Injury ravaged defence means Liverpool not fit to win it clean

Since St Stephen’s Day Liverpool have kept just one clean sheet in seven games

Liverpool’s James Milner brings the ball back to halfway after West Ham score. Photograph: Reuters

Liverpool’s James Milner brings the ball back to halfway after West Ham score. Photograph: Reuters

 

Strap yourself in. It looks like it’s going to be a little hairy from here. For all their energy going forward Liverpool have begun to creak in the same places they were so brutally crisp and decisive for the first half of the season. It’s a cliche because it’s true, or true enough anyway: a top-class attack might get you to the Champions League final; an unforgiving defence wins league titles. And something has shifted here for Jürgen Klopp’s team.

Since St Stephen’s Day, and including this slightly angsty evening at the London Stadium, Liverpool have kept one clean sheet in seven games. This is hardly a surprise. Three key players are missing from the defence: the superb Joe Gomez, the impressive Trent Alexander-Arnold and the actually-not-bad Dejan Lovren.

Tricky night

More to the point there were periods where the league leaders made West Ham look like a team of attacking terrors. The same West Ham who had scored one league goal in three games before last night had seven shots at goal in the first half alone. At times they looked viciously effective on the break, with Felipe Anderson parading his lovely, easy range of skills on the left. Ten minutes into the second half Anderson dropped deep and turned away from Matip like a man absent-mindedly swerving a discarded traffic cone. Matip pulled him back and was booked. Right now this is not a defence to ease your way gently into a title run-in.

Klopp knows it better than anyone, of course. Before last night Liverpool’s manager had promised his team would simply attack from here, press the pedal, look to go forward without breaking a step in all competitions. They might just have to because right now Liverpool are not in the shape to win it clean. It is going to be a little messy, a little raw, from here. And perhaps that tension is starting to bite just a little.

Klopp’s response to the draw with Leicester was to open up his team, bringing in Adam Lallana to start in midfield for the first time since October, a player who is all soft touch and clever movement, with the ability to spin and divert the ball at high speed with a nudge of the rudder. He is a strange, likeable sui generis footballer, his actual “goal involvements” no real reflection on his craft, his poise on the ball.

Finding another way to win, another way to score can be vital at moments like these and Lallana may well have a hand to play, as he did in Liverpool taking the lead on 22 minutes. It must have felt sweet. All the more so, perhaps, as it involved a huge stroke of good fortune for an unlucky footballer. Lallana took the ball way out on the right touchline, with his back to goal and two defenders close. He swayed and rolled the ball around with his toe, then back-heeled a ball between two defenders into James Milner’s run.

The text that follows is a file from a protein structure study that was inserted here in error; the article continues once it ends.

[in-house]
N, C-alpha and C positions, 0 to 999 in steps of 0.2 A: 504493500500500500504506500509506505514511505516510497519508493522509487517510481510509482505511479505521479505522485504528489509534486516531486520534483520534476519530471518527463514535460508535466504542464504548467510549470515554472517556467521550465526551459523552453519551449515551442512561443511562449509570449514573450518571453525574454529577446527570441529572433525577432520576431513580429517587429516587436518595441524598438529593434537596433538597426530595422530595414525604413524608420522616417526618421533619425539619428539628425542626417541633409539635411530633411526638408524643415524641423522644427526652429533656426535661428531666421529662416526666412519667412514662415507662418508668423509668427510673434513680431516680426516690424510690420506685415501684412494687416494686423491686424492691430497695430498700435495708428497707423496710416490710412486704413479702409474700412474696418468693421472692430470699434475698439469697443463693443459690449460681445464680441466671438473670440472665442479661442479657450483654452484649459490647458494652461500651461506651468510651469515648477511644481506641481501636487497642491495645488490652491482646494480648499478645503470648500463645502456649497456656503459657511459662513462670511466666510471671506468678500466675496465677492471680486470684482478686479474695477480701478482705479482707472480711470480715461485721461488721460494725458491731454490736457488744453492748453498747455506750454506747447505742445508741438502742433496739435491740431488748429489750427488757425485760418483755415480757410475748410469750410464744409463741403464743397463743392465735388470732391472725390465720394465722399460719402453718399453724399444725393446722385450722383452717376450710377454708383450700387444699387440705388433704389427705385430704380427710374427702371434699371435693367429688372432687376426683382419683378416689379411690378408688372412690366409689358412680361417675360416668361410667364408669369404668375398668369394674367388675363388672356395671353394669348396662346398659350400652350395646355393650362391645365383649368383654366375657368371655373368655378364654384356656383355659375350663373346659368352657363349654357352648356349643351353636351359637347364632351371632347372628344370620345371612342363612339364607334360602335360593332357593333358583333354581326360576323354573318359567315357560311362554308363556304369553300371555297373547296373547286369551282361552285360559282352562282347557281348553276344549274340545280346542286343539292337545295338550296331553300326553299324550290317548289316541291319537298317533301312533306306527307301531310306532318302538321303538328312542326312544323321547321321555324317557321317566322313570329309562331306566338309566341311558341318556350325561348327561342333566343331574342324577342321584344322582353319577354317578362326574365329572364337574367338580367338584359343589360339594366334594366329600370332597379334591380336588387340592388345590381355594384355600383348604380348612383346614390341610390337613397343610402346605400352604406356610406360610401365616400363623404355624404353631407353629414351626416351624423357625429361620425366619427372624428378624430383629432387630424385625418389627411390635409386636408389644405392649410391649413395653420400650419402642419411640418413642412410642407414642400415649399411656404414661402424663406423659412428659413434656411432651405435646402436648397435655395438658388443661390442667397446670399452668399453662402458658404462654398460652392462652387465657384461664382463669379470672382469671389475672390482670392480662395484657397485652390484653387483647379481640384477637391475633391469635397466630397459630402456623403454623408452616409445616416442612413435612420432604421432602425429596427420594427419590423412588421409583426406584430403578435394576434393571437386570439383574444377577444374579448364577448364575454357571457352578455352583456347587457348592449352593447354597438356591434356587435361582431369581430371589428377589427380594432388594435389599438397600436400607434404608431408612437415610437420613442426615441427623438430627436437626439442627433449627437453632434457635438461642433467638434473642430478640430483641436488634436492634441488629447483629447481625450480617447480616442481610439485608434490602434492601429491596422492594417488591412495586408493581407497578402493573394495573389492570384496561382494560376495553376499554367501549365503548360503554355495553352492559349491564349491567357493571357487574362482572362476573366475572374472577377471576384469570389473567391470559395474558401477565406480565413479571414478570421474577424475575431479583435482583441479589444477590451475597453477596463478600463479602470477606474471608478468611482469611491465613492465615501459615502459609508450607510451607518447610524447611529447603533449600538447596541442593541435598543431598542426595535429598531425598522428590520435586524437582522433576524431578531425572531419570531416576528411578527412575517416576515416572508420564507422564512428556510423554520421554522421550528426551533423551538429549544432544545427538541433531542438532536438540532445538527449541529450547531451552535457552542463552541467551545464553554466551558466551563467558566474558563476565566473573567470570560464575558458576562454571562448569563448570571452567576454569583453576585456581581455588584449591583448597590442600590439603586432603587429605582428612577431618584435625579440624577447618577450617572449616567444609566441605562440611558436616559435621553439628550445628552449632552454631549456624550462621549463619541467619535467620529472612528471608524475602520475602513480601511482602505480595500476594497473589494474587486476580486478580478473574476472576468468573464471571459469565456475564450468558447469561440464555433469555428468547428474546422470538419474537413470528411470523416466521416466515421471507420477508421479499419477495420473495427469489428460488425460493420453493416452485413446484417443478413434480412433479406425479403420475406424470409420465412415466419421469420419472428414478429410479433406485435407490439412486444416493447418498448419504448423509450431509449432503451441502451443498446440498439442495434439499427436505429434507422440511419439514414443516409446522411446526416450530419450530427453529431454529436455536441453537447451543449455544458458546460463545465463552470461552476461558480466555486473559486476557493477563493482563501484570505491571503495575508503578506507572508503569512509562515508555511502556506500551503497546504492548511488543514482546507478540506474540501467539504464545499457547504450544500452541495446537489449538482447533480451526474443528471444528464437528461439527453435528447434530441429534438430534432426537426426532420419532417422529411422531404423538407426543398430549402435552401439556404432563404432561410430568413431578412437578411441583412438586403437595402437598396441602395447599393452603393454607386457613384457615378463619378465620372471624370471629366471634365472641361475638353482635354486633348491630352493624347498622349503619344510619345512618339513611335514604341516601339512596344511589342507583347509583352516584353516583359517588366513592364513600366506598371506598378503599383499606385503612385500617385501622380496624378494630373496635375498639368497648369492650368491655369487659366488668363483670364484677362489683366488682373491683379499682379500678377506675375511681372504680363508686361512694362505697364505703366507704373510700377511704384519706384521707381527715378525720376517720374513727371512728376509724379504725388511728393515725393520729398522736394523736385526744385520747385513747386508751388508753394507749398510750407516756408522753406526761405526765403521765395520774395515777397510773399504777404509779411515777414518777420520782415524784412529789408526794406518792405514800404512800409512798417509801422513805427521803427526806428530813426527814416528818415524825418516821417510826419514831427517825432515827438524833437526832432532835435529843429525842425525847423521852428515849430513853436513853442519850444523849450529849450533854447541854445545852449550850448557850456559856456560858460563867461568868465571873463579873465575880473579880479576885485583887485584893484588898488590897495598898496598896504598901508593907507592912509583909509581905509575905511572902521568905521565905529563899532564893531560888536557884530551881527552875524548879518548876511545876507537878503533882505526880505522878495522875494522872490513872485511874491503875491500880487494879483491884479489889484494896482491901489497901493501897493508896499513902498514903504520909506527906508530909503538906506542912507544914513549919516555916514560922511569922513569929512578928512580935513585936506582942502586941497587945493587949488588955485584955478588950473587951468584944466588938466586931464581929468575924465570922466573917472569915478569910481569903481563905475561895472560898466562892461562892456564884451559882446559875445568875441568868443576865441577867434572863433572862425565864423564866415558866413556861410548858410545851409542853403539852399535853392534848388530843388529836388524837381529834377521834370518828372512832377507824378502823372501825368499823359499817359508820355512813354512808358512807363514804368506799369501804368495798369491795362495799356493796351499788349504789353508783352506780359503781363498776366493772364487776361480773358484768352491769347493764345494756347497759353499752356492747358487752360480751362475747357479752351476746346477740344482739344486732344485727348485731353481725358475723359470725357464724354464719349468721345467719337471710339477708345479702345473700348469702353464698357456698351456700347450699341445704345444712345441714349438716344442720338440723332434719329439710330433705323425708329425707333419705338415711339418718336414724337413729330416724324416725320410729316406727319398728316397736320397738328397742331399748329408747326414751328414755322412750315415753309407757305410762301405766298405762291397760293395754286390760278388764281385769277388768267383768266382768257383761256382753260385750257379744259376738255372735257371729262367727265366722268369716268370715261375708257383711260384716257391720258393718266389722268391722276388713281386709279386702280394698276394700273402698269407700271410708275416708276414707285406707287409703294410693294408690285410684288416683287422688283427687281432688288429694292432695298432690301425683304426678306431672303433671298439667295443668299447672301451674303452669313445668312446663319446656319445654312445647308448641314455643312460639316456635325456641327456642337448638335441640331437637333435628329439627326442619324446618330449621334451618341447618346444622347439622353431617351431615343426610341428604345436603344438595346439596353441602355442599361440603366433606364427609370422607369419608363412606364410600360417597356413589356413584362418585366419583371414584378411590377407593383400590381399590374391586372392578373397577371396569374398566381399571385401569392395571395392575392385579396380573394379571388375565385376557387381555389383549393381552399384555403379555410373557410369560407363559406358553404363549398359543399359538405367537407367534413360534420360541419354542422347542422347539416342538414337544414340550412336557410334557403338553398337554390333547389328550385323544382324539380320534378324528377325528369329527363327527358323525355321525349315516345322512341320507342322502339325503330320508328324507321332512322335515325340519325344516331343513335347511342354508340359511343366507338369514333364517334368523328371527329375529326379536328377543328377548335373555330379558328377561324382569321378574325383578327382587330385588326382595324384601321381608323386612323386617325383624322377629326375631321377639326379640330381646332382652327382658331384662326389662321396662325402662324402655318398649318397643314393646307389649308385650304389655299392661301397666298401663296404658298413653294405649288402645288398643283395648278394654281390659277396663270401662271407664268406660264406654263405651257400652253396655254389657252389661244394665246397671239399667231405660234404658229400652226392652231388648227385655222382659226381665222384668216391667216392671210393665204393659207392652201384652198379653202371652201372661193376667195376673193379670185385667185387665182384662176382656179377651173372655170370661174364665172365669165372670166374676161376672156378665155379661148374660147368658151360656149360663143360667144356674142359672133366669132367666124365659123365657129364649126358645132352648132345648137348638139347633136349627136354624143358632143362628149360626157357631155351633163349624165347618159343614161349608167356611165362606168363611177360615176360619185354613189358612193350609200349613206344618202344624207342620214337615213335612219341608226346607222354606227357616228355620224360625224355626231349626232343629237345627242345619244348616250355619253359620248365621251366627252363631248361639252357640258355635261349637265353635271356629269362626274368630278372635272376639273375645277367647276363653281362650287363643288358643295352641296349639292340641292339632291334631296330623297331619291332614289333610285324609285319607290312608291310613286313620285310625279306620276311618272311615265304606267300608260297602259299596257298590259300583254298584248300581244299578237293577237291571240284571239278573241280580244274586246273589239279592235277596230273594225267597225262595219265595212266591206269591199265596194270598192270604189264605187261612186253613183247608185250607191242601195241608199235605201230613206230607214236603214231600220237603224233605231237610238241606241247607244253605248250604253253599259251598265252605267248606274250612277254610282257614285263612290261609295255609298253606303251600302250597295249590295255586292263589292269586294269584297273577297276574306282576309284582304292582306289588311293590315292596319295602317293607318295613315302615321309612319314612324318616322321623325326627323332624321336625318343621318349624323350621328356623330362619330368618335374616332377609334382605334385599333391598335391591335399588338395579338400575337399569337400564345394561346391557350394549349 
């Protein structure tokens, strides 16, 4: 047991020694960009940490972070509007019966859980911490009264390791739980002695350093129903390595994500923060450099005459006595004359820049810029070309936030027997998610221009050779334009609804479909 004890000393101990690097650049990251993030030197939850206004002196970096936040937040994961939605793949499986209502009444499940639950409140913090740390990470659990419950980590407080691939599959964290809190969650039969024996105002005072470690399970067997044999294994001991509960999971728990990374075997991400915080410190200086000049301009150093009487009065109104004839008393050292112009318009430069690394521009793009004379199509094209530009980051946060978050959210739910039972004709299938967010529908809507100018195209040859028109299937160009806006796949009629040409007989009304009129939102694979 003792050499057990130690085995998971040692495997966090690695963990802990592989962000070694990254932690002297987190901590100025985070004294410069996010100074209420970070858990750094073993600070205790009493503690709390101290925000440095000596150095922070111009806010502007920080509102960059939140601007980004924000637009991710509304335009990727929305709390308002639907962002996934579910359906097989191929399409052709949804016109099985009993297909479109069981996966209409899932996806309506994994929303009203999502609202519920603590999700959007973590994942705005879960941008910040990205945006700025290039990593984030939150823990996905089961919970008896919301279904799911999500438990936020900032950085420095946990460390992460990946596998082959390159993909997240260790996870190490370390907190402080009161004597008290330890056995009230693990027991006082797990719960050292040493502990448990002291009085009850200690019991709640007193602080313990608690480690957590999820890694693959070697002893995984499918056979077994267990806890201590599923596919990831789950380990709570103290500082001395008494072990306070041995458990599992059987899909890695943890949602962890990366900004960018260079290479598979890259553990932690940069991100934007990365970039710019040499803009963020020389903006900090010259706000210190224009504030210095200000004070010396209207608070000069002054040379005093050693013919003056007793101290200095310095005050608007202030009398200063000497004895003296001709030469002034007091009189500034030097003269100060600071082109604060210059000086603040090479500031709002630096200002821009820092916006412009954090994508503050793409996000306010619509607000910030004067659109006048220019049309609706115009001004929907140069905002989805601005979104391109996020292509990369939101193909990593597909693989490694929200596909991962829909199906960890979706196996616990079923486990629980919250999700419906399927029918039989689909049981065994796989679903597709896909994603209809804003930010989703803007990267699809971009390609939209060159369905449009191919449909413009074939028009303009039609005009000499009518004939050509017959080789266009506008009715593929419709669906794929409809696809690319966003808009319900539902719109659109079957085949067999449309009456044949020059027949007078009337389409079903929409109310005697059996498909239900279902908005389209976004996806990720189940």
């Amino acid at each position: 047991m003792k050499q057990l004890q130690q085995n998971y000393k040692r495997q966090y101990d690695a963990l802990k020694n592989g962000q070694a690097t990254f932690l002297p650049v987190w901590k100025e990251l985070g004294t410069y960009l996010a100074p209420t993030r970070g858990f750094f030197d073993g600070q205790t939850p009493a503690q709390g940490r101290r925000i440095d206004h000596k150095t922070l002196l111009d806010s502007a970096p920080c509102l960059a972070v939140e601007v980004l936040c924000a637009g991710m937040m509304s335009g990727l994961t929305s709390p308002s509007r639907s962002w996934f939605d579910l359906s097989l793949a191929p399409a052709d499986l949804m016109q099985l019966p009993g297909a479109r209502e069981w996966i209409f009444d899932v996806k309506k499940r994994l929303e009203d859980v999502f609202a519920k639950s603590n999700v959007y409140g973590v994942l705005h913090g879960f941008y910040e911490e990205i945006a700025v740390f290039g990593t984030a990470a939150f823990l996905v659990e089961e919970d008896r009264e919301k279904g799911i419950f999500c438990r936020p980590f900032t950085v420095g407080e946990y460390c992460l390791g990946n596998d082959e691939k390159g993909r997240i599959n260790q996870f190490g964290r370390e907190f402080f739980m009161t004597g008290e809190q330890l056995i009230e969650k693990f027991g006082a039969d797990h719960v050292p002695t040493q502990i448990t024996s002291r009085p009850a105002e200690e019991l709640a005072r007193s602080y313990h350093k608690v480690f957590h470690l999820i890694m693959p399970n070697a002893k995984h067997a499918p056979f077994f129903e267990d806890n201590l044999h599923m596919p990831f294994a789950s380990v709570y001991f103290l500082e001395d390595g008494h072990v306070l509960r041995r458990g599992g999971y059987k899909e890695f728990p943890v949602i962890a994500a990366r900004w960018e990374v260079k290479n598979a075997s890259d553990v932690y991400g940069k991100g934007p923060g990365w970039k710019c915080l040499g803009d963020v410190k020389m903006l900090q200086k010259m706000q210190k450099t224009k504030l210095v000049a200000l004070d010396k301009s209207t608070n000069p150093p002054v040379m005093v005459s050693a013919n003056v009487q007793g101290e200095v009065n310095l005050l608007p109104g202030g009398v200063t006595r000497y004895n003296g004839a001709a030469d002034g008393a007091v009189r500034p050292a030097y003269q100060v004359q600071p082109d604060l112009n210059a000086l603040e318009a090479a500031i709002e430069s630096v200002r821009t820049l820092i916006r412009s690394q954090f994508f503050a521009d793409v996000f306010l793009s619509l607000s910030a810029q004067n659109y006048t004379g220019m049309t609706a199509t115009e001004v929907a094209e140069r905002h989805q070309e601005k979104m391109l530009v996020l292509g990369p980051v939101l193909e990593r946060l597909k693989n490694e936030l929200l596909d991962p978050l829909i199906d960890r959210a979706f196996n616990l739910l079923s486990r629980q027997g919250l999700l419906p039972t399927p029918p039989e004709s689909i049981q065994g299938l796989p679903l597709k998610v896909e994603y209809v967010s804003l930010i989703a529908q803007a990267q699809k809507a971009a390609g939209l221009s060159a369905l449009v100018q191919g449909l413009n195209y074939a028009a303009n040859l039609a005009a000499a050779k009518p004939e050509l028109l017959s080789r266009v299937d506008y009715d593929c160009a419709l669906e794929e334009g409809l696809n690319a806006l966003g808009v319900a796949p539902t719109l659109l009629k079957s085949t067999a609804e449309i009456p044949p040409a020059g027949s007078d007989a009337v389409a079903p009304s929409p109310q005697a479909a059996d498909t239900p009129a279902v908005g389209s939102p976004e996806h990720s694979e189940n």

Milner was miles offside. He didn’t hesitated. His low cross was finished neatly by Sadio Mané. The game could have gone one way from there, but West Ham had come here to play. The sense of injustice was soothed almost instantly as Michail Antonio ran away from the wall at free-kick, took a cute slid pass and spanked the ball hard and low into the corner. Keïta had simply watched him go. It was an embarrassing goal to concede.

On his touchline Manuel Pellegrini stood and barely flinched, features betraying just a glint of some ancient weathered joy. And as the second half wore on West Ham continued to pull that defence out of shape in between the Liverpool attacks, to press at some tender points that have opened only as the season enters its final straight.

– Guardian

The Irish Times Logo
Commenting on The Irish Times has changed. To comment you must now be an Irish Times subscriber.
SUBSCRIBE
GO BACK
Error Image
The account details entered are not currently associated with an Irish Times subscription. Please subscribe to sign in to comment.
Comment Sign In

Forgot password?
The Irish Times Logo
Thank you
You should receive instructions for resetting your password. When you have reset your password, you can Sign In.
The Irish Times Logo
Please choose a screen name. This name will appear beside any comments you post. Your screen name should follow the standards set out in our community standards.
Screen Name Selection

Hello

Please choose a screen name. This name will appear beside any comments you post. Your screen name should follow the standards set out in our community standards.

The Irish Times Logo
Commenting on The Irish Times has changed. To comment you must now be an Irish Times subscriber.
SUBSCRIBE
Forgot Password
Please enter your email address so we can send you a link to reset your password.

Sign In

Your Comments
We reserve the right to remove any content at any time from this Community, including without limitation if it violates the Community Standards. We ask that you report content that you in good faith believe violates the above rules by clicking the Flag link next to the offending comment or by filling out this form. New comments are only accepted for 3 days from the date of publication.